"At the time, those interviewed denied that any such program existed and the player that made the allegation retracted his earlier assertions. As a result, the allegations could not be proven," Goodell said.

"We recently received significant and credible new information and the investigation was re-opened during the latter part of the 2011 season."

According to the NFL investigation, Benson was not initially aware of the bounty program and directed Loomis to make sure it was discontinued immediately. The evidence showed Loomis did not do so, investigators found.

"Similarly, when the initial allegations were discussed with Mr. Loomis in 2010, he denied any knowledge of a bounty program and pledged that he would ensure that no such program was in place. There is no evidence that Mr. Loomis took any effective action to stop these practices," according to the league's findings.

Payton "was not a direct participant in the funding or administration of the program," according to the investigation.

However, Payton "was aware of the allegations, did not make any detailed inquiry or otherwise seek to learn the facts, and failed to stop the bounty program. He never instructed his assistant coaches or players that a bounty program was improper and could not continue," the investigation found.

The investigation included the review of approximately 18,000 documents totaling more than 50,000 pages, interviews of a wide range of individuals and the use of outside forensic experts to verify the authenticity of key documents.

http://espn.go.com/nfl/story/_/id/7638603/new-orleans-saints-defense-had-bounty-program-nfl-says

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That bounty thing is pretty ridiculous, how can a team do such a thing.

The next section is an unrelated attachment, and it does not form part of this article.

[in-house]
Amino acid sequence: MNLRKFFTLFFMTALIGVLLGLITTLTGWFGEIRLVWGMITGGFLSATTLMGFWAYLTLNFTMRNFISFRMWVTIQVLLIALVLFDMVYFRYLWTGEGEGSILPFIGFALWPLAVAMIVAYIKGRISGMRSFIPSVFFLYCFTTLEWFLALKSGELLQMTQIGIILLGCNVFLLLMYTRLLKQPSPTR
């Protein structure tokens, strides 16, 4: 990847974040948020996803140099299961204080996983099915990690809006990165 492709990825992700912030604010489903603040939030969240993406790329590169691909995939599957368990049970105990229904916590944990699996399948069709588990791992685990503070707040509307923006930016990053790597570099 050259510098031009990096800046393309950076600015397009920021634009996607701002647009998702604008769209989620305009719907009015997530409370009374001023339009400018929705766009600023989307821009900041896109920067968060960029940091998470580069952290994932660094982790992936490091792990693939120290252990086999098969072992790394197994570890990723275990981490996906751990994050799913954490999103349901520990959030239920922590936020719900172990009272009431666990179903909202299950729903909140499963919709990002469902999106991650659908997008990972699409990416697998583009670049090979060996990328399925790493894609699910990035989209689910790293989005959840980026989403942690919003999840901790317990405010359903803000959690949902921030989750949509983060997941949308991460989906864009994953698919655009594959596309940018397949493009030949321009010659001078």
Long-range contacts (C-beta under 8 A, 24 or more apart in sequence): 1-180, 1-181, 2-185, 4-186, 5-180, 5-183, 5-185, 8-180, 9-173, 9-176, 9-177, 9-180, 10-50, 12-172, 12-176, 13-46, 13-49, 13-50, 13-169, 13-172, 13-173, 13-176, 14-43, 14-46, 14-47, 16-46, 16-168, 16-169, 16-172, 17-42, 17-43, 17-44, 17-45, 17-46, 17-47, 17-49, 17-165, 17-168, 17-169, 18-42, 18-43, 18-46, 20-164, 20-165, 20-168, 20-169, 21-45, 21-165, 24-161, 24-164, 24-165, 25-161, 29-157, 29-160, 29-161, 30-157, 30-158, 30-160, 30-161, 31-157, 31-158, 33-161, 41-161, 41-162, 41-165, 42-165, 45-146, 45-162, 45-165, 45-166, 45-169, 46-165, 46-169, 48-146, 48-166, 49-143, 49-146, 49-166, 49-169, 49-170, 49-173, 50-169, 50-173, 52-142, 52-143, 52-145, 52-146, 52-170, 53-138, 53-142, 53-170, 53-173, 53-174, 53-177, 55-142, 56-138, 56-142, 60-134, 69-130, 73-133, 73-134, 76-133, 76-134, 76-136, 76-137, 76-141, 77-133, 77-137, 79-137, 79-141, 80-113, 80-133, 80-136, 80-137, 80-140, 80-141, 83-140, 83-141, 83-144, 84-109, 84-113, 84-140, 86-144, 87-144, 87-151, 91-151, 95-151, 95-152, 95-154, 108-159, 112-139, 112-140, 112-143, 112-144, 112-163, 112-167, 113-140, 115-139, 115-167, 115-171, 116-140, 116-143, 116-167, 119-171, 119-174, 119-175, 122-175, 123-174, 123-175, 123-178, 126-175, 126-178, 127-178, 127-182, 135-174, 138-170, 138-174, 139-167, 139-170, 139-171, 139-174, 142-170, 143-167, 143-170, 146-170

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Can't wait for the scum bags on that defense to get what they deserve. That's just disrespecting the rest of the league and their co-workers. Feel bad for the 10 or 12 guys who weren't a part of it but will still be seen as a part of it. Before you bring up spygate..there's a big difference between stealing a handful of hand signals and calls and purposly trying to end the careers of other players (a bonus if you can hit a player so hard he has to be carted off) .. sick

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Can't wait for the scum bags on that defense to get what they deserve. That's just disrespecting the rest of the league and their co-workers. Feel bad for the 10 or 12 guys who weren't a part of it but will still be seen as a part of it. Before you bring up spygate..there's a big difference between stealing a handful of hand signals and calls and purposly trying to end the careers of other players (a bonus if you can hit a player so hard he has to be carted off) .. sick

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Just a question..If the saints lose their draft picks for the upcoming draft, will that include their 1st rounder which belongs to the Pats?